Employee well-being can very easily and swiftly be overlooked, especially in an environment of economic or political uncertainty. HR professionals however, need to be ready and are indeed already finding ways to support their workforce.
There have been some great examples of companies liaising with staff on their well-being needs and, in some cases, offering to offset the cost of office equipment and supporting employees in an adaptive manner to ensure particularly at-risk employees do not have their health compromised.
The following banks: Citi, Morgan Stanley, Deutsche, HSBC, Lloyd, Wells Fargo & Co have all decided to suspend planned redundancies which although seems on the face of it a financial benefit for their workers but, such decision goes a long way in preserving employee well-being (See reports from Bloomberg and the Guardian).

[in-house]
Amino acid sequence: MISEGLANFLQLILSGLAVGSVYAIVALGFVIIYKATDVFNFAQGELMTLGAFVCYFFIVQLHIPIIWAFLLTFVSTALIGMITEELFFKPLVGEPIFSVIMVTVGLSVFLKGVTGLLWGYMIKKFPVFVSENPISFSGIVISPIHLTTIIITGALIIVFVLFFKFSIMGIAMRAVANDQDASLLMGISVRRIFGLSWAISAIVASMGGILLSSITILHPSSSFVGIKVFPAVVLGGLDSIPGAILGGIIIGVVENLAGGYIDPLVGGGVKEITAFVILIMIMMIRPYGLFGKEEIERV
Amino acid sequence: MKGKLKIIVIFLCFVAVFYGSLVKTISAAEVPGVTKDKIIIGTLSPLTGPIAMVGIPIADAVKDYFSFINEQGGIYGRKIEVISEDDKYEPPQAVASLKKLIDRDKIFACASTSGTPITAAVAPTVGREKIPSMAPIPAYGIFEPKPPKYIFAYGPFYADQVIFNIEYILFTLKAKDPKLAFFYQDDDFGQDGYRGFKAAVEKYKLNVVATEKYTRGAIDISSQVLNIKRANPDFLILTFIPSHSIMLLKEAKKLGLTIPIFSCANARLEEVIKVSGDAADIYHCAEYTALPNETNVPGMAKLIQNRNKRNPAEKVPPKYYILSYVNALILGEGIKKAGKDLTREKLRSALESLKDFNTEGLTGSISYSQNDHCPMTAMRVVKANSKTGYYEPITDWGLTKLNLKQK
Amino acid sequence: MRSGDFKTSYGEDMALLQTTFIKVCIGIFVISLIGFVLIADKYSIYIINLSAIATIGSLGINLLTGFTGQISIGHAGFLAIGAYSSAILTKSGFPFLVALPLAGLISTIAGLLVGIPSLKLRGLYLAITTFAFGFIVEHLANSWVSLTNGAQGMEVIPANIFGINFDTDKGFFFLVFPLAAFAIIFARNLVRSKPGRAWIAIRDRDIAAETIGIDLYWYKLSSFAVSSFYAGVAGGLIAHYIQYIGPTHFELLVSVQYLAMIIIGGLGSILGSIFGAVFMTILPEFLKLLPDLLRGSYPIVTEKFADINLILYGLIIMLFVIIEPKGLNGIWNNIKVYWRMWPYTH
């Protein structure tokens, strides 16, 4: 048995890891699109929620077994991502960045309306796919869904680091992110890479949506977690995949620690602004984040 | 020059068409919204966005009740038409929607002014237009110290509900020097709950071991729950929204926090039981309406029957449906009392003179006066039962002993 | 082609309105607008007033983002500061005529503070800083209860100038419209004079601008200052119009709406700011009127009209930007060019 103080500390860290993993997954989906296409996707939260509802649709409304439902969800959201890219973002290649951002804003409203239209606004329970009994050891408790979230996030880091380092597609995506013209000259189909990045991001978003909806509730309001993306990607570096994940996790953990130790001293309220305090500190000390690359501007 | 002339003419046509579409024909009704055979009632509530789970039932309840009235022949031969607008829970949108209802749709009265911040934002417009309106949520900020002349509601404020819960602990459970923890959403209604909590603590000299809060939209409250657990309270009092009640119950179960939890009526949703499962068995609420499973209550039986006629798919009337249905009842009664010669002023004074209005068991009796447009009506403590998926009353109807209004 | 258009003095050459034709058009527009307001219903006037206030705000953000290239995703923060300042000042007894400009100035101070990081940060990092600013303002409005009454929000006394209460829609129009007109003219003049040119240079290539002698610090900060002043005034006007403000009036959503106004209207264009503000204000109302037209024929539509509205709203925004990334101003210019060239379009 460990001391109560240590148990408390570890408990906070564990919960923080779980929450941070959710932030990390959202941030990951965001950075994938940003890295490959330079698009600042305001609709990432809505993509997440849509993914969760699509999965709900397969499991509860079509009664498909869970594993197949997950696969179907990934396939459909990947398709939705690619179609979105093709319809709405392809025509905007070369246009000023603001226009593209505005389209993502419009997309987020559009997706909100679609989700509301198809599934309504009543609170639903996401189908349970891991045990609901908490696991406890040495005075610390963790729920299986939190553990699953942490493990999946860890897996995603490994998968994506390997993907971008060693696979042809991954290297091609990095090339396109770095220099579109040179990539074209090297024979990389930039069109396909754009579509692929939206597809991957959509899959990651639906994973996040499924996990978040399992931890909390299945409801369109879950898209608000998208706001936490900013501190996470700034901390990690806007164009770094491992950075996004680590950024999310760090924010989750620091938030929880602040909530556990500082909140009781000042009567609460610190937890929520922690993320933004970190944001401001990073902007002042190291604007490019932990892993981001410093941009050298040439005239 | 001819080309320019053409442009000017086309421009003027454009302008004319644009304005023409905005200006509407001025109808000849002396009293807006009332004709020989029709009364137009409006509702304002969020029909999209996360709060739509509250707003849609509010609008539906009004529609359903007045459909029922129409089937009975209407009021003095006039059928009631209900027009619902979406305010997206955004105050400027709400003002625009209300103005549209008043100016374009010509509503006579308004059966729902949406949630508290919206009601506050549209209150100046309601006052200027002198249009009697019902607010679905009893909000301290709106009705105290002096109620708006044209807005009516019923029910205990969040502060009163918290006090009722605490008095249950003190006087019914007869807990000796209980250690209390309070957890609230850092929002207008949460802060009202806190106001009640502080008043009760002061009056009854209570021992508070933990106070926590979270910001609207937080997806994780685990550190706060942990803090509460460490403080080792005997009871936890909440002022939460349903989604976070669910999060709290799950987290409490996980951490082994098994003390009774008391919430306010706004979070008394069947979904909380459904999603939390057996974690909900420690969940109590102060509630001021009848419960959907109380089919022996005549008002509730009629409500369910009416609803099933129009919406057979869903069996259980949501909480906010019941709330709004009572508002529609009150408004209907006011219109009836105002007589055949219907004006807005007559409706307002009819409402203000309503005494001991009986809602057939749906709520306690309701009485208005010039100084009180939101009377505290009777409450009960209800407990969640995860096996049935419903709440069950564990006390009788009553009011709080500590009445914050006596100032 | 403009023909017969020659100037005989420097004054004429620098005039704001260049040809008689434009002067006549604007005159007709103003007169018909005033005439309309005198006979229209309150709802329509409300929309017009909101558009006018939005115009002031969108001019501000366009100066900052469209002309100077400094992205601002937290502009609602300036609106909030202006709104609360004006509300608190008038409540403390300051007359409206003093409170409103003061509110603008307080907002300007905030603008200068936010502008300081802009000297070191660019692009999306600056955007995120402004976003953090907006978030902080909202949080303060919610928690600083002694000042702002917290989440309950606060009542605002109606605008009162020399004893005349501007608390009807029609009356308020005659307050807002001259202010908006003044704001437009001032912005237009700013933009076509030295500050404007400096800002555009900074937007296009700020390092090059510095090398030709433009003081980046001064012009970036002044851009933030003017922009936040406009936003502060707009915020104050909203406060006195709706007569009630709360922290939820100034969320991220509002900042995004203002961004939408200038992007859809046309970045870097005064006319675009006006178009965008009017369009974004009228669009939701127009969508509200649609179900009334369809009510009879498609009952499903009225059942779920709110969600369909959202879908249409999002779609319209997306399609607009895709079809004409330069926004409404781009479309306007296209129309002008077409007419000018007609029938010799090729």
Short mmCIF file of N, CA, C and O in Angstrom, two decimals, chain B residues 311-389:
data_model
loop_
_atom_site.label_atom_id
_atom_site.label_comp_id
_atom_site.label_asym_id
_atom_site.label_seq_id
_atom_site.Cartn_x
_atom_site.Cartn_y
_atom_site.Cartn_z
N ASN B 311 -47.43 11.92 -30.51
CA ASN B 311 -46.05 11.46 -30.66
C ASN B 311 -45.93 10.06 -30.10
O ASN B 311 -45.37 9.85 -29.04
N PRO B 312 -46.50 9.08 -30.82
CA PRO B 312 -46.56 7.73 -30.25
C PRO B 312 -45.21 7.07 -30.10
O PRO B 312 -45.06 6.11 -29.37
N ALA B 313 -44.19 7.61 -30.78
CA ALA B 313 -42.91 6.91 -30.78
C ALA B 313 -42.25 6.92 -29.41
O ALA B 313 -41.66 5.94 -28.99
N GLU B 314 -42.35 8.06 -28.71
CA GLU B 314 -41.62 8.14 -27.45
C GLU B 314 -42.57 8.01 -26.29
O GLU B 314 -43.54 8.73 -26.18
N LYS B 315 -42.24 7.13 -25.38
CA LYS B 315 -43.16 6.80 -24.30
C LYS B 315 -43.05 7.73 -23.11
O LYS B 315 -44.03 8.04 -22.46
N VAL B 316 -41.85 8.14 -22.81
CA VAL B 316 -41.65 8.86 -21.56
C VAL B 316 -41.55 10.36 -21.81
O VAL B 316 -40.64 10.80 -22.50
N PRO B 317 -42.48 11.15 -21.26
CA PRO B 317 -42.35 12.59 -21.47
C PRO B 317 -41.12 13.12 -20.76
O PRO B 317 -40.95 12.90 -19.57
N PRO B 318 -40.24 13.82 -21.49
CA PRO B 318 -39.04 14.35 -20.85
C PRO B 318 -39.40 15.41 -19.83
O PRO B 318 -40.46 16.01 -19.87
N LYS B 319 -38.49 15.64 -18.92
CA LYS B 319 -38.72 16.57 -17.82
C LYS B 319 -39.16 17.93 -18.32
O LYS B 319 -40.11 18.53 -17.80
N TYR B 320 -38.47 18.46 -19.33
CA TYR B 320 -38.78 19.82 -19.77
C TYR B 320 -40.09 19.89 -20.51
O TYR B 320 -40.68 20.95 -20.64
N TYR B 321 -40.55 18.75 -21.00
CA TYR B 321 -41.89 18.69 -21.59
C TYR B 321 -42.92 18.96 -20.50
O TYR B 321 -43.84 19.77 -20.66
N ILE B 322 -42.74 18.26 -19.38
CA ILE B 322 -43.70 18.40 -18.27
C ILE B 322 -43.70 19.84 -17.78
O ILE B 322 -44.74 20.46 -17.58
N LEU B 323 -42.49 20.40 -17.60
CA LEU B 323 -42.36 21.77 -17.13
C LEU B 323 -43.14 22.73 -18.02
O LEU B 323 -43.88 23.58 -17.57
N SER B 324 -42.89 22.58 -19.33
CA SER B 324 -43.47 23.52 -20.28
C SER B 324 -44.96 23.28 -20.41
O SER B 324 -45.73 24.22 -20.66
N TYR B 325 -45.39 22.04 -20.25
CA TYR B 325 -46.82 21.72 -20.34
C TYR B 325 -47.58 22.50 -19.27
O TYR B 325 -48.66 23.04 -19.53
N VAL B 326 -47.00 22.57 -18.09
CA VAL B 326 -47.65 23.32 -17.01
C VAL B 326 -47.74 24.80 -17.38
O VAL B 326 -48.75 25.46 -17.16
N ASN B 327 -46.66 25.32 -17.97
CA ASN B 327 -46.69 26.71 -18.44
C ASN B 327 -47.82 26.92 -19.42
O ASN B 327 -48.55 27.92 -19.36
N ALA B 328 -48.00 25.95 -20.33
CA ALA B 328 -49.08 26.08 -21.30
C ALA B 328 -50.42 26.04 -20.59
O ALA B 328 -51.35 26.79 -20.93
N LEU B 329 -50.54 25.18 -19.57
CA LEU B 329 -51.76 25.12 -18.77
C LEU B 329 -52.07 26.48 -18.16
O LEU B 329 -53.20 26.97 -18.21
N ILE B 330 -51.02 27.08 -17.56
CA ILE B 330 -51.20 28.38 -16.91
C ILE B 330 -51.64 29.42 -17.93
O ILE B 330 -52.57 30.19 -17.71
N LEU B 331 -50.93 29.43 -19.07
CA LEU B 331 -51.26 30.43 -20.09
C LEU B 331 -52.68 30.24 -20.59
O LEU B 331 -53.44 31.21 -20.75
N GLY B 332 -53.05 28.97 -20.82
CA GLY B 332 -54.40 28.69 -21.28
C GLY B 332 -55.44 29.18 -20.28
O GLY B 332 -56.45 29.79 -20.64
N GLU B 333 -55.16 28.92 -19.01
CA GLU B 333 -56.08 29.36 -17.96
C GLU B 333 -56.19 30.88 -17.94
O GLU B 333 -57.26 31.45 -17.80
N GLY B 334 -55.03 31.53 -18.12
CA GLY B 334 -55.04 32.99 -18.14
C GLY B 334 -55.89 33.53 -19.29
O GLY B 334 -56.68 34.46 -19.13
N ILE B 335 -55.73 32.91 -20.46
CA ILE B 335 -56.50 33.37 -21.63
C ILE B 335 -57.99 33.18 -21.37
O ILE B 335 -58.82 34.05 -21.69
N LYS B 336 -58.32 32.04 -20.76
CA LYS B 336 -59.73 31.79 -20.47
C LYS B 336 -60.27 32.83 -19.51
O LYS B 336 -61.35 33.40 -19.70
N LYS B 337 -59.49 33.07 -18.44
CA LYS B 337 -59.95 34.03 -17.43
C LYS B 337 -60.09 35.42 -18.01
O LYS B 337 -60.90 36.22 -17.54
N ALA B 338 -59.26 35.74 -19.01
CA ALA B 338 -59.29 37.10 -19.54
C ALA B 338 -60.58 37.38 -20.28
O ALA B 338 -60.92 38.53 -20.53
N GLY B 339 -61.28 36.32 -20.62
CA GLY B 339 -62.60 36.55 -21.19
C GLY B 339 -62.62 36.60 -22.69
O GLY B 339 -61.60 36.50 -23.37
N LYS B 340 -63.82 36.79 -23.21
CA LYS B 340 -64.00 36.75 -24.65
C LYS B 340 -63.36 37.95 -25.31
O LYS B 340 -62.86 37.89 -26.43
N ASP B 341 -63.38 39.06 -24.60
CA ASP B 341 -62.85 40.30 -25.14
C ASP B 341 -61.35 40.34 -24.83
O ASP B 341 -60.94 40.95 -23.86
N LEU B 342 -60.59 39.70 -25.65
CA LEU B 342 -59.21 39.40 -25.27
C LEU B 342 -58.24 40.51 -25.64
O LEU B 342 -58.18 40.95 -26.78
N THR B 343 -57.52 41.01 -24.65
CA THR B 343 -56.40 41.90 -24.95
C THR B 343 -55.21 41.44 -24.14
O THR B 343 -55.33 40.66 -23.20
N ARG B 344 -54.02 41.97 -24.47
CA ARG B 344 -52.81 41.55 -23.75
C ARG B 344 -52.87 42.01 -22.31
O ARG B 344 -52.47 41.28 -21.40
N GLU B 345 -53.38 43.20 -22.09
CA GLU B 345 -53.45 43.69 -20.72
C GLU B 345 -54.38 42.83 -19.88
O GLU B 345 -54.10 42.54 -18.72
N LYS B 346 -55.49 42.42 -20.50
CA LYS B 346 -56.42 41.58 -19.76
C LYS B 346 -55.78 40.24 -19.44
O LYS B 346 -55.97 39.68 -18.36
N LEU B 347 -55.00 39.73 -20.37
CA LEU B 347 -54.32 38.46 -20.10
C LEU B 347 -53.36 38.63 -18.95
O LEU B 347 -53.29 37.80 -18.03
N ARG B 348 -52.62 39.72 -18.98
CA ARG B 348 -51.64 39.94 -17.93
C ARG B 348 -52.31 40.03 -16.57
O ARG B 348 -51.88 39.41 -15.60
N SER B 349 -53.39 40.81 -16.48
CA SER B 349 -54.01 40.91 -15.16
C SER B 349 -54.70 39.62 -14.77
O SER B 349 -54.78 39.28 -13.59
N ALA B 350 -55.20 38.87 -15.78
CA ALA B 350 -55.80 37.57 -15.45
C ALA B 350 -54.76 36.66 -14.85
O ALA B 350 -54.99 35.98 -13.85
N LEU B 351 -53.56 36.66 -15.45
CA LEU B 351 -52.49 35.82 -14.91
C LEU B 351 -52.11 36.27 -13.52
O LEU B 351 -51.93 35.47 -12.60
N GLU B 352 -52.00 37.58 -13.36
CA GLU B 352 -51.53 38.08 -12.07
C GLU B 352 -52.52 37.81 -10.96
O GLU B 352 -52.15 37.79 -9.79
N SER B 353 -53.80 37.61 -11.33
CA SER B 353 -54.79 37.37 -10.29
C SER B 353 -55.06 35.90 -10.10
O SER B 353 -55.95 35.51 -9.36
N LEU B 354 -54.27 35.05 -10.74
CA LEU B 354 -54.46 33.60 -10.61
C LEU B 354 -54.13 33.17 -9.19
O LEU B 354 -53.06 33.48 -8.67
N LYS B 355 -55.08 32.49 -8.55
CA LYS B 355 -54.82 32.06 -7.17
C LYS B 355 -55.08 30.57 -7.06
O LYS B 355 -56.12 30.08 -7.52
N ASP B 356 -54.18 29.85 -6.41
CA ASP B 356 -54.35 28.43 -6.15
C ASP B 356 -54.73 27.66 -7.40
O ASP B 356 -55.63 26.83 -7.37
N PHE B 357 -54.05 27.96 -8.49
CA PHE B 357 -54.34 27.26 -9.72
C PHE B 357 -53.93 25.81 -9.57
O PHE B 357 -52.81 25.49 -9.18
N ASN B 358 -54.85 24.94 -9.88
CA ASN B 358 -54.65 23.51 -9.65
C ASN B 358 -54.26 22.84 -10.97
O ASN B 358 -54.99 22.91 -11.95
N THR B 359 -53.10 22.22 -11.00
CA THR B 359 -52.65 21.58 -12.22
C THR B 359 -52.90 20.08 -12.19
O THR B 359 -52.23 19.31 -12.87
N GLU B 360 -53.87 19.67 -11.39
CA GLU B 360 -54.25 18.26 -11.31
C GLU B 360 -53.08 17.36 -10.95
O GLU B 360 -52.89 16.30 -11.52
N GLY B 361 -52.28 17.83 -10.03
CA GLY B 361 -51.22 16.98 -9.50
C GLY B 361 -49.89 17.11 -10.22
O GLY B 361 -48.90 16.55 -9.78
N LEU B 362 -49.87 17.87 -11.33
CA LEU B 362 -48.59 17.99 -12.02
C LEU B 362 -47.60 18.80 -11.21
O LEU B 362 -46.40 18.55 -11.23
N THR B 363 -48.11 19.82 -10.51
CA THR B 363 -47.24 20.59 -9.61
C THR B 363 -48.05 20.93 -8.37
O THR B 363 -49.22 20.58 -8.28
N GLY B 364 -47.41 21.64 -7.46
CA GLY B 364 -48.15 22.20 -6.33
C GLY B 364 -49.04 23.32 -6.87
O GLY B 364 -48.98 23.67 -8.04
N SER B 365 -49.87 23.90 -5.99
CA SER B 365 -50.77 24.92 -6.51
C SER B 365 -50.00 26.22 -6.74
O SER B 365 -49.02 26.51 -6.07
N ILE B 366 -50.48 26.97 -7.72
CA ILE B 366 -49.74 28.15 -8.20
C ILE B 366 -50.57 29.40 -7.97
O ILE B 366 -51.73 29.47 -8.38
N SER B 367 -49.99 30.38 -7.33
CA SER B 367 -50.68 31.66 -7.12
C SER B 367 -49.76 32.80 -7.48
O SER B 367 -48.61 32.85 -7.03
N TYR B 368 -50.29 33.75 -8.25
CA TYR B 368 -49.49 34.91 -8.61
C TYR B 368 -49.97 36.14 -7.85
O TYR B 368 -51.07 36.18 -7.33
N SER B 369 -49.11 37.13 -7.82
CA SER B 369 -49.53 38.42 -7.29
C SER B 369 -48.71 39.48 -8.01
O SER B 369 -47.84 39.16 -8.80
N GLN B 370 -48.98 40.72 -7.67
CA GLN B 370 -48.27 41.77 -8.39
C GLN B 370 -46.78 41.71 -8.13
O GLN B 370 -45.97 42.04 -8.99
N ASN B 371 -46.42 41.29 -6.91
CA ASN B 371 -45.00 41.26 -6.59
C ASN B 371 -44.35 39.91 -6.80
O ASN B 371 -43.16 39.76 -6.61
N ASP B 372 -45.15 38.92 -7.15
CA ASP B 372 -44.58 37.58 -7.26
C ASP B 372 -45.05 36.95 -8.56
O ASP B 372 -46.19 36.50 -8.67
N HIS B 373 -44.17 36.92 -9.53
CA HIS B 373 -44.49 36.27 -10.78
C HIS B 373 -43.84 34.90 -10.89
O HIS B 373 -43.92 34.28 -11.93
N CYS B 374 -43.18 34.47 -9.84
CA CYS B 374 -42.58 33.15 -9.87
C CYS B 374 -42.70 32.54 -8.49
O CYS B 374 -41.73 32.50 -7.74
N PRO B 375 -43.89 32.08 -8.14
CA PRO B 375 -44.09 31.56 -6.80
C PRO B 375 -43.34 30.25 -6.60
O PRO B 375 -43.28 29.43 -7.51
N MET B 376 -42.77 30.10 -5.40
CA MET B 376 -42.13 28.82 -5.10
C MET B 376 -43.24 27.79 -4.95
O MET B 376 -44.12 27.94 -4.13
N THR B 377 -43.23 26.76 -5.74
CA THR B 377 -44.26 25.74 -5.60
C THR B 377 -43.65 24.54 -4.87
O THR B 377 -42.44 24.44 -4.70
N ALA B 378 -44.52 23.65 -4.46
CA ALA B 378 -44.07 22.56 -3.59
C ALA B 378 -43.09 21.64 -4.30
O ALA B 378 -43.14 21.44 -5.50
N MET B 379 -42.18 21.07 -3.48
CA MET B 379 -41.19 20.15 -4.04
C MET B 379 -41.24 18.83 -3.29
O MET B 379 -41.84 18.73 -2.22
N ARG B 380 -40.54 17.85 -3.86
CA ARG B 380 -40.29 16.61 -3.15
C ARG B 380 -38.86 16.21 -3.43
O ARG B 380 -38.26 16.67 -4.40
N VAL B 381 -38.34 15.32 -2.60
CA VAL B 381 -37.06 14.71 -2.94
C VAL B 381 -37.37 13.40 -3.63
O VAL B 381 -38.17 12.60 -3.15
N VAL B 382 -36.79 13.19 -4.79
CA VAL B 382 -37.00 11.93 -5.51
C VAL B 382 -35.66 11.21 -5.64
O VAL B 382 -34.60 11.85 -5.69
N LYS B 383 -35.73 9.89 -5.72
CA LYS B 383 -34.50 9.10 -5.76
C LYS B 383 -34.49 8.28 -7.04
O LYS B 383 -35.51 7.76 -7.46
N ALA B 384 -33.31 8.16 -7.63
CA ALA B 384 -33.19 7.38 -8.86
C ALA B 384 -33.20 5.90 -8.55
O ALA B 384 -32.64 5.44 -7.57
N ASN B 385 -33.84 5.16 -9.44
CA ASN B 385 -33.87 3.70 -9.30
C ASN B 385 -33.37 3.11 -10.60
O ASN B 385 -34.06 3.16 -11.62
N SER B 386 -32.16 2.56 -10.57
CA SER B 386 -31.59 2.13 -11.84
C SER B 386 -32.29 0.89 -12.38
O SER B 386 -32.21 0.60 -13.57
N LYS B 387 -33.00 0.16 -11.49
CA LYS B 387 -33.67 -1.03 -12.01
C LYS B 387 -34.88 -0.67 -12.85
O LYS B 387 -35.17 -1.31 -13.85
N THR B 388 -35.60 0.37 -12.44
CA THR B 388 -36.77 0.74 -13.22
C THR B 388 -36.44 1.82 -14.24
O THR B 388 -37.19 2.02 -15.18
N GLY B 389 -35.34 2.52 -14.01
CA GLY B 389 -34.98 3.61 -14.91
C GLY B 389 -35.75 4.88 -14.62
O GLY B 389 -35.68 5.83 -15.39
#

There is no 'one size-fits-all' solution to ensuring employees, the greatest asset to any organisation are well looked after, particularly in a pandemic situation. However, the best start point for organisations is to ensure that employees understand their rights and feel supported. This is particularly important for issues like sickness or self-isolation related absences. While maintaining professional ethics, being proactive, open, considerate and compassionate in solving problems are great assets for all HR professionals. Many companies have been seeking to keep engaged with staff, including those who might have been furloughed, to maintain a sense of community. Some organisations have employee assistance programmes that can provide support and now is a great time to remind staff about these services for those that have them.